“We faced serious reduction in the number of Passengers directly affecting the Druk Air revenue, “said Tandi Wangchuk, Chief Executive Officer of Druk Air.” On the other side there were several additional charges the airports globally levied in the view of pandemic. Druk Air as the national flag carrier had no option but to continue operations at minimal revenue and increased operating cost scenario. Besides as most of the airports banned operations, it was a challenge to get the aeronautical approvals done especially when operating the repatriation flights.

While Druk air had not laid off any of its employees, since the pandemic has put the sustainability of the company at stake, the pilots and licensed engineers volunteered to take a pay cut of 25% on their gross salary.  “This came as a huge relief to the financial strain on the company,” Tandi added.

Not to be left far behind, the other employees volunteered to take 15% pay cut also and the board of directors decided not to take any board sitting fees. Also, almost all station managers posted outside have been recalled as most stations do not have flight operations. This, all together, has translated to saving the company Nu. 5.8 million every month. Furthermore, all expatriate Airbus captains have been relieved. This has further saved the company Nu. 8.11 million monthly. Besides that, selective allowances have been discontinued while deferring payment of leave encashment. For inland travel, pooling vehicle is recommended and incentives provided for those taking leave without pay and extraordinary leave.

When asked about the current situation of Druk Air, Tandi Wangchuk answered,” The situation has not yet improved. While Druk Air is continuing operations to ensure its mandate of connecting Bhutan to the world, it is covering its major operating cost from loan. Druk air has been borrowing from DHI and BOB to pay salary to its employees, and although the Government and other agencies have been incredibly supportive, Druk Air is still financially challenged and stressed. Druk Gyalpo’s Relief Kidu on loan interest payment has helped reduce our expenses by Nu.134 million.” There was also a waiver of rental, parking, navigation fee at the Paro International airport that amounted to a saving of 5 million for the year 2020.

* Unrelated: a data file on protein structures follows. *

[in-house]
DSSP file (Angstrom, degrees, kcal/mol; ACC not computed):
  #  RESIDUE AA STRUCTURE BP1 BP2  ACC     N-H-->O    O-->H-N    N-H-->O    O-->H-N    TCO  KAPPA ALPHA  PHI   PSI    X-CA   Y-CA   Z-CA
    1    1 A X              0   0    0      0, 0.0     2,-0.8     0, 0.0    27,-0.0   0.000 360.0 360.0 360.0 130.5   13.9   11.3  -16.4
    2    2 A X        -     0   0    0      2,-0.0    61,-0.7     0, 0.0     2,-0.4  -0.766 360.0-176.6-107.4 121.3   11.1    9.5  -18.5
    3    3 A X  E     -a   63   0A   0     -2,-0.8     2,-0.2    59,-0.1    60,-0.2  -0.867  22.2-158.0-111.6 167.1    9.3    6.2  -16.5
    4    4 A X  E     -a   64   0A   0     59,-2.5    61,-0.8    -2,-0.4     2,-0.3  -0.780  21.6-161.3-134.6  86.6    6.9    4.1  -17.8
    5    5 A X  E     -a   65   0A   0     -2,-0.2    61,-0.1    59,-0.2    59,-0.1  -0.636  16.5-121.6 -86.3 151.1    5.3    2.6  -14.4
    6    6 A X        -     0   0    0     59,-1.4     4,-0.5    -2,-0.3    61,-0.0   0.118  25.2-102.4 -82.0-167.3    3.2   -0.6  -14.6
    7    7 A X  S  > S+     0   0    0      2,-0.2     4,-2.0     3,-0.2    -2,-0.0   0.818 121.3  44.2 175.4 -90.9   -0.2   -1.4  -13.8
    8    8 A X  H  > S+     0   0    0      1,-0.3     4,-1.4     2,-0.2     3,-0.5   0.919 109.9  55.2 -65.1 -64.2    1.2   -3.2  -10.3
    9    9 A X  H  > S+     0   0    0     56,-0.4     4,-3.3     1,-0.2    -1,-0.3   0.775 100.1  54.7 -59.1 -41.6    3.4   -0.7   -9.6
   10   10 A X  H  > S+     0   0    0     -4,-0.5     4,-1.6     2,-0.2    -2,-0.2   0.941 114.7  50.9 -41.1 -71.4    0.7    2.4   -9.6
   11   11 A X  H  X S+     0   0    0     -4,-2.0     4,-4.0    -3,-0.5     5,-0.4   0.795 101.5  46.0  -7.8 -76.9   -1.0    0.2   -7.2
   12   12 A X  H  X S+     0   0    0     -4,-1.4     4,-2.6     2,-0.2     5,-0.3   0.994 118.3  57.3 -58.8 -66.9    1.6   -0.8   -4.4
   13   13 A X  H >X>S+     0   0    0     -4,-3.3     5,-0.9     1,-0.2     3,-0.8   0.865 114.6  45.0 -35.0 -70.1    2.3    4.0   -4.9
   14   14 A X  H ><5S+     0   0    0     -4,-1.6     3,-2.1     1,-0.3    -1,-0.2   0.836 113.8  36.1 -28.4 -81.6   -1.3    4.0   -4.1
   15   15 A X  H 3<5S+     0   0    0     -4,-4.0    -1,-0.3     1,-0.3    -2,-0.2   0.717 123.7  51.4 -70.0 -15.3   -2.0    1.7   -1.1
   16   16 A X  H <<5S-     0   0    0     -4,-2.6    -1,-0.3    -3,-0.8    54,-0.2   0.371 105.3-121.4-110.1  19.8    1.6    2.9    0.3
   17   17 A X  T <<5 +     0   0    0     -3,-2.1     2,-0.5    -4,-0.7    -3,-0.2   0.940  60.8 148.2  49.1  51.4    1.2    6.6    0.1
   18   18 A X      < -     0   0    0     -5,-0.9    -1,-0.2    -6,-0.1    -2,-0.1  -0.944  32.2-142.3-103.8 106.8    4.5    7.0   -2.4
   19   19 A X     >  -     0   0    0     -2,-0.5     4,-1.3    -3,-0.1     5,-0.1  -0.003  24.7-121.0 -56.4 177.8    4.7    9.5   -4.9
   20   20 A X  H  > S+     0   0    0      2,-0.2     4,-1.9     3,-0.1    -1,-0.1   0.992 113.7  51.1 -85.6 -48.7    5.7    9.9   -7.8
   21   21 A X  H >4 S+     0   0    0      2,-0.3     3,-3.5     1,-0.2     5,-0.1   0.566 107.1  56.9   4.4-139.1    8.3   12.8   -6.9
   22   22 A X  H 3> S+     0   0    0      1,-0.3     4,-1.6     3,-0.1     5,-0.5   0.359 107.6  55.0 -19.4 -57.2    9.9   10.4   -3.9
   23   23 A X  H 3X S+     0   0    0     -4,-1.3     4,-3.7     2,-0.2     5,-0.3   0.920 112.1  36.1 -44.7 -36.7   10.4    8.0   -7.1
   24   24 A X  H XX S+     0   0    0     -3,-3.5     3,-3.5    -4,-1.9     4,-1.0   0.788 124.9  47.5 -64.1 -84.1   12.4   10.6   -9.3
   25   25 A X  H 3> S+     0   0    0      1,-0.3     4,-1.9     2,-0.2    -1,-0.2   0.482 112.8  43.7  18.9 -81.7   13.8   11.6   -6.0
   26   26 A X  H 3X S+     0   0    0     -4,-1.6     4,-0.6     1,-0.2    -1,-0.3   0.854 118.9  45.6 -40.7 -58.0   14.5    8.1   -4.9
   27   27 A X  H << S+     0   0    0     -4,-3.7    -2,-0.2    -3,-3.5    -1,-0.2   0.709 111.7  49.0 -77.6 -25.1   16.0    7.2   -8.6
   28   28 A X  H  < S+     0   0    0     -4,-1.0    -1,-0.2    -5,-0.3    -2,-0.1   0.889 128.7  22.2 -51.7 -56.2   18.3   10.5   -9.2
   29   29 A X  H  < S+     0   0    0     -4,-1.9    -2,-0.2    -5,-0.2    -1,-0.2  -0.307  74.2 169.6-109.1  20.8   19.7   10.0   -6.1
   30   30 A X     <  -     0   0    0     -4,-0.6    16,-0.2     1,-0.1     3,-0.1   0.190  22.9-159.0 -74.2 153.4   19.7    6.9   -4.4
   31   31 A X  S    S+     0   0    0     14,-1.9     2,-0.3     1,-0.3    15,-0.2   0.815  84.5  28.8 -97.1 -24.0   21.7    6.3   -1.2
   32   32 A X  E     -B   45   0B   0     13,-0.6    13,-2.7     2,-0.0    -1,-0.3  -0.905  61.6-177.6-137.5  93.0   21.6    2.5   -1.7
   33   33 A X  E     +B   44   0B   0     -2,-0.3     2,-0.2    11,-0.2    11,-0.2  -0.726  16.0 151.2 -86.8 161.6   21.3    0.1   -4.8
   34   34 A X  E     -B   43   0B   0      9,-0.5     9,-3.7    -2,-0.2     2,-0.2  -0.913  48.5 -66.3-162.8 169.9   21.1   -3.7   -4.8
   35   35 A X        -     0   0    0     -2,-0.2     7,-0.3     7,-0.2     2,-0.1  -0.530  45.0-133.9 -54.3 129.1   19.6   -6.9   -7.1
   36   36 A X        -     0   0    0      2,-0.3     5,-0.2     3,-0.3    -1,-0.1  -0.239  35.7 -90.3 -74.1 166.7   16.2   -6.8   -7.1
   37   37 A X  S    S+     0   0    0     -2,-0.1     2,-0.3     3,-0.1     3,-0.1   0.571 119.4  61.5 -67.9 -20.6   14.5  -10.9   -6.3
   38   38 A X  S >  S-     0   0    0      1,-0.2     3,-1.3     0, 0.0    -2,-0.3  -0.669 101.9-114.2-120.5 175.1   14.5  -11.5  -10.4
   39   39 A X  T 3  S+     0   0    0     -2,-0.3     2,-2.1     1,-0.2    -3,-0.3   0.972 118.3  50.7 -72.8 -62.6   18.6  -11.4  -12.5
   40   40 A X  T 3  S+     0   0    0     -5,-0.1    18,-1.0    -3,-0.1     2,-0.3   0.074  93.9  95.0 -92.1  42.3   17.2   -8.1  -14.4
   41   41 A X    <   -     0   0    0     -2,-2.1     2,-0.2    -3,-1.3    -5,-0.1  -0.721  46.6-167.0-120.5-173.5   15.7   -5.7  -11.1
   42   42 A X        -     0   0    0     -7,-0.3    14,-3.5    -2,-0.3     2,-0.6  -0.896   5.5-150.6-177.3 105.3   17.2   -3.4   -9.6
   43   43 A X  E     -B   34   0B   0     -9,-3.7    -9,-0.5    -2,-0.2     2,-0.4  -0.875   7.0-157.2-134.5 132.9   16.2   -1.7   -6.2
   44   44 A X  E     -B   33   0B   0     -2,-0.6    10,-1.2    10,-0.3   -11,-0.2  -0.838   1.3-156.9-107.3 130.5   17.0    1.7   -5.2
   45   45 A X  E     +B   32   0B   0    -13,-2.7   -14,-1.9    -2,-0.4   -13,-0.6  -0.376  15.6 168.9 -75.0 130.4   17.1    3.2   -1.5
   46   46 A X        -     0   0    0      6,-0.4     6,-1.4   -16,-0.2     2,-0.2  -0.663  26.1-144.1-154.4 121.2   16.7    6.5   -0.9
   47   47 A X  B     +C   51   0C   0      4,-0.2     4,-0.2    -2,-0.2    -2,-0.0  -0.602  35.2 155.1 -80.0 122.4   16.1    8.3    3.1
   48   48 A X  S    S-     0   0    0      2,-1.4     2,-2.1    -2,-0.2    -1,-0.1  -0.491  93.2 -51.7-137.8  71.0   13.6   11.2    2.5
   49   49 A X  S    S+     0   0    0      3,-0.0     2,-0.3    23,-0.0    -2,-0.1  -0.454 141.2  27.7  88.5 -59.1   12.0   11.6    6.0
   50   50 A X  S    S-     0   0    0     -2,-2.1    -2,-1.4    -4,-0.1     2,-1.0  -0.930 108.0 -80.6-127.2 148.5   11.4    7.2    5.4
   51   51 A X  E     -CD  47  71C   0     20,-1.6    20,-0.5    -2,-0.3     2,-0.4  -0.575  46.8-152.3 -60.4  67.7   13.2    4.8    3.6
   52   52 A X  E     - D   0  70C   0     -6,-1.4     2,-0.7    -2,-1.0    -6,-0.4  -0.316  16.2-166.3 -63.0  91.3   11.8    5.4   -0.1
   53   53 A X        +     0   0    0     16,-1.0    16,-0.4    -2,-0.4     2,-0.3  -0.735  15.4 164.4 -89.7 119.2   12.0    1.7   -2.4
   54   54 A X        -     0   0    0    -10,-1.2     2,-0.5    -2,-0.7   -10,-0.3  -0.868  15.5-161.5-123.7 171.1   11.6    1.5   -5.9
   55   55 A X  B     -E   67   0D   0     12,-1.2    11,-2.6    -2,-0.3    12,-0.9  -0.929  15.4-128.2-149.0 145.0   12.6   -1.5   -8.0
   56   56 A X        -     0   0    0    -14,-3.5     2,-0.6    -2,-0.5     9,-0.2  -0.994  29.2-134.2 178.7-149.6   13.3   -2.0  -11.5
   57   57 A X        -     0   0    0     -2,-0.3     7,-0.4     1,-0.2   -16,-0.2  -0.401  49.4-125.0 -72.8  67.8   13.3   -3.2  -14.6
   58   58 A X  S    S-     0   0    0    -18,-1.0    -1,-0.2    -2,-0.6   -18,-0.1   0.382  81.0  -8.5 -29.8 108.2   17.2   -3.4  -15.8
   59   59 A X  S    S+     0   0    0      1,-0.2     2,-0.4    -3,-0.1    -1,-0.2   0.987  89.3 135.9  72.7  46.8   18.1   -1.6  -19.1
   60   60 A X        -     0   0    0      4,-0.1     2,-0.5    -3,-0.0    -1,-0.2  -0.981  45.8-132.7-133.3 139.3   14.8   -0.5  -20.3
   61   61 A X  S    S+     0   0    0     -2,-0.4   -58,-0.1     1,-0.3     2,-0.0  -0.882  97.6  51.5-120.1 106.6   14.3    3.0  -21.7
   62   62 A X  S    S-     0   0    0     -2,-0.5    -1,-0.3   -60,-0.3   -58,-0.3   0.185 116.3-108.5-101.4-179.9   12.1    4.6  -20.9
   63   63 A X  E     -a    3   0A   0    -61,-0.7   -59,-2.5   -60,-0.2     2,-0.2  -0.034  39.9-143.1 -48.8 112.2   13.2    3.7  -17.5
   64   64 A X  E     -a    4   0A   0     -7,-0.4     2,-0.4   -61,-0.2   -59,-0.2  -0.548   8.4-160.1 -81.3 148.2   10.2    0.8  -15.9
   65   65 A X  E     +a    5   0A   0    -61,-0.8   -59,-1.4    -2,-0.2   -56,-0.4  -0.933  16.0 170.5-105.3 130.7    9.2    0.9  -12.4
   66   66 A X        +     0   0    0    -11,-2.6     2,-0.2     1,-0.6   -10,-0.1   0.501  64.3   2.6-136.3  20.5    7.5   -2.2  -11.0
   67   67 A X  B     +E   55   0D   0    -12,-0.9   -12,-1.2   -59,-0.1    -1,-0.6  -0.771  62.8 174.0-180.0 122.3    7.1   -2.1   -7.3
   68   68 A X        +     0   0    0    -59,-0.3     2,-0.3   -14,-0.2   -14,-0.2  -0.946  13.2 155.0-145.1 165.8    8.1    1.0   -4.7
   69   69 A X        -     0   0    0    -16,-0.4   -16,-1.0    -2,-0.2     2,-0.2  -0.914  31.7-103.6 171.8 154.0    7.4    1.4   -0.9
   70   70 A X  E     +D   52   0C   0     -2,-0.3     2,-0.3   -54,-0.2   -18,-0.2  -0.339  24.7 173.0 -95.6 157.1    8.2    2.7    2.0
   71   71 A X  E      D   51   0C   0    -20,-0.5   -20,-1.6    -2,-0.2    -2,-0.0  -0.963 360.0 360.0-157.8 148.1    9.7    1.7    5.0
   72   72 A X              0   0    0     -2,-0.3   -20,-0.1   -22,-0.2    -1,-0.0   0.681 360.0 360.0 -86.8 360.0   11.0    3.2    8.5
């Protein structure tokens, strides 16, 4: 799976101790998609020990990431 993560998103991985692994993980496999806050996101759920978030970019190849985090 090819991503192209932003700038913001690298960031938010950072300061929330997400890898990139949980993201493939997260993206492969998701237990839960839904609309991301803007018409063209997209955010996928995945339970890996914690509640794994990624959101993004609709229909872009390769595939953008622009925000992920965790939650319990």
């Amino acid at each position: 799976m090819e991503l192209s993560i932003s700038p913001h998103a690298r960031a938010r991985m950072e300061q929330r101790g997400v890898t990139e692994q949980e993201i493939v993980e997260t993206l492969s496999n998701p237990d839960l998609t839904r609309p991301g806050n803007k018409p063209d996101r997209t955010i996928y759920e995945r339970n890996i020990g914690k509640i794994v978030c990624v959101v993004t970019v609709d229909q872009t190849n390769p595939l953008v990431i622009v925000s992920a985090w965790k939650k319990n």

On the international sector, Druk air is currently operating twice weekly flights to Bangkok, and once weekly to Delhi and Kolkata on the bubble flight arrangement with Government of India. Domestic flights are under normal operations except Gelephu.

 Regarding the future plans, the CEO said that nothing can be ascertained at this juncture considering the pandemic. However, on a very positive note, Drukair plans to increase flights to its major sectors gradually with up to 3.5 flights to Bangkok, 3 flights to Delhi, 2.5 flights to Kathmandu by the end of 2022. Cargo is one area where Drukair is earning some revenue operating twice weekly flights to Bangkok and few cargo charters to Kathmandu. As per the current operating trend, most of the travelers are students and Bhutanese working abroad.

The Druk Air has taken COVID protocols very seriously. Since the outbreak of COVID-19, Airbus issued a bulletin to use AMS 1453 disinfectant on aircrafts (Airbus and ATR). Taking this one step ahead, Drukair cleans all aircraft with Lizol disinfectant cleaner and then disinfects it with AMS 1453 disinfectant after every chartered relief flight. This is above and beyond the requirements of any health authority worldwide. Various other SOPs are also strictly followed said the Druk Air management.